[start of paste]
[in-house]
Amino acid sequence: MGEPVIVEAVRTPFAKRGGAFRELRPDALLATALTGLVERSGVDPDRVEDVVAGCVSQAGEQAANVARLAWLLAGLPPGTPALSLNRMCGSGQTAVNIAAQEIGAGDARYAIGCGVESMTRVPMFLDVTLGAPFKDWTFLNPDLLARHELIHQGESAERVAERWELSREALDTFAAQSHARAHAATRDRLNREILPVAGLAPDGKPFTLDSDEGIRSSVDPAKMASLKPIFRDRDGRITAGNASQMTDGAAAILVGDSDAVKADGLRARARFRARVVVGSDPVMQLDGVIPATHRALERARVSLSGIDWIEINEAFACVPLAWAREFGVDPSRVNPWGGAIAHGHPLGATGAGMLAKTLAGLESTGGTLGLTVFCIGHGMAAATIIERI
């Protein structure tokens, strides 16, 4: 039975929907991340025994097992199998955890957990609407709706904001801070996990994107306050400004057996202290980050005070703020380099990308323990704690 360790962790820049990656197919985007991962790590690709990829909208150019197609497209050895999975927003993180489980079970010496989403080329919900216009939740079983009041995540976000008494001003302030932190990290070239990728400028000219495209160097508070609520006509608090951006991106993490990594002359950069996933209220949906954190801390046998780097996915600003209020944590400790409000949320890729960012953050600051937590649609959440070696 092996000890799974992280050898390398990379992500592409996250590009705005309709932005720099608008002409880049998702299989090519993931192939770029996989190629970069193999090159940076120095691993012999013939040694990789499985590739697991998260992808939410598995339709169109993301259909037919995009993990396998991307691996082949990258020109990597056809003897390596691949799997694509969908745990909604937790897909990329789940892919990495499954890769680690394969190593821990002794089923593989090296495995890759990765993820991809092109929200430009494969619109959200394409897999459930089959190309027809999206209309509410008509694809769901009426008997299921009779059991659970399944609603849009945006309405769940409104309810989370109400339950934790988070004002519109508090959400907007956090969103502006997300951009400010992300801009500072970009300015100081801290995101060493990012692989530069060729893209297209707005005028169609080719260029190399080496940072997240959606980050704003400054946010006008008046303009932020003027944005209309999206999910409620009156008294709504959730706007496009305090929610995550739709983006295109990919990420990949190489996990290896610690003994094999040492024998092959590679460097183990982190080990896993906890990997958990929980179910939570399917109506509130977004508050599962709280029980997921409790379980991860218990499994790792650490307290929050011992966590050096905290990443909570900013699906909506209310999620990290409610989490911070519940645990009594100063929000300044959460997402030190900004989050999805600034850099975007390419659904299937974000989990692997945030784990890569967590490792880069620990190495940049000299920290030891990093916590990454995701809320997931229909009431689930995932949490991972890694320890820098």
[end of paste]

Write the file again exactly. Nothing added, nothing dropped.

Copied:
[in-house]
Amino acid sequence: MGEPVIVEAVRTPFAKRGGAFRELRPDALLATALTGLVERSGVDPDRVEDVVAGCVSQAGEQAANVARLAWLLAGLPPGTPALSLNRMCGSGQTAVNIAAQEIGAGDARYAIGCGVESMTRVPMFLDVTLGAPFKDWTFLNPDLLARHELIHQGESAERVAERWELSREALDTFAAQSHARAHAATRDRLNREILPVAGLAPDGKPFTLDSDEGIRSSVDPAKMASLKPIFRDRDGRITAGNASQMTDGAAAILVGDSDAVKADGLRARARFRARVVVGSDPVMQLDGVIPATHRALERARVSLSGIDWIEINEAFACVPLAWAREFGVDPSRVNPWGGAIAHGHPLGATGAGMLAKTLAGLESTGGTLGLTVFCIGHGMAAATIIERI
């Protein structure tokens, strides 16, 4: 039975929907991340025994097992199998955890957990609407709706904001801070996990994107306050400004057996202290980050005070703020380099990308323990704690 360790962790820049990656197919985007991962790590690709990829909208150019197609497209050895999975927003993180489980079970010496989403080329919900216009939740079983009041995540976000008494001003302030932190990290070239990728400028000219495209160097508070609520006509608090951006991106993490990594002359950069996933209220949906954190801390046998780097996915600003209020944590400790409000949320890729960012953050600051937590649609959440070696 092996000890799974992280050898390398990379992500592409996250590009705005309709932005720099608008002409880049998702299989090519993931192939770029996989190629970069193999090159940076120095691993012999013939040694990789499985590739697991998260992808939410598995339709169109993301259909037919995009993990396998991307691996082949990258020109990597056809003897390596691949799997694509969908745990909604937790897909990329789940892919990495499954890769680690394969190593821990002794089923593989090296495995890759990765993820991809092109929200430009494969619109959200394409897999459930089959190309027809999206209309509410008509694809769901009426008997299921009779059991659970399944609603849009945006309405769940409104309810989370109400339950934790988070004002519109508090959400907007956090969103502006997300951009400010992300801009500072970009300015100081801290995101060493990012692989530069060729893209297209707005005028169609080719260029190399080496940072997240959606980050704003400054946010006008008046303009932020003027944005209309999206999910409620009156008294709504959730706007496009305090929610995550739709983006295109990919990420990949190489996990290896610690003994094999040492024998092959590679460097183990982190080990896993906890990997958990929980179910939570399917109506509130977004508050599962709280029980997921409790379980991860218990499994790792650490307290929050011992966590050096905290990443909570900013699906909506209310999620990290409610989490911070519940645990009594100063929000300044959460997402030190900004989050999805600034850099975007390419659904299937974000989990692997945030784990890569967590490792880069620990190495940049000299920290030891990093916590990454995701809320997931229909009431689930995932949490991972890694320890820098």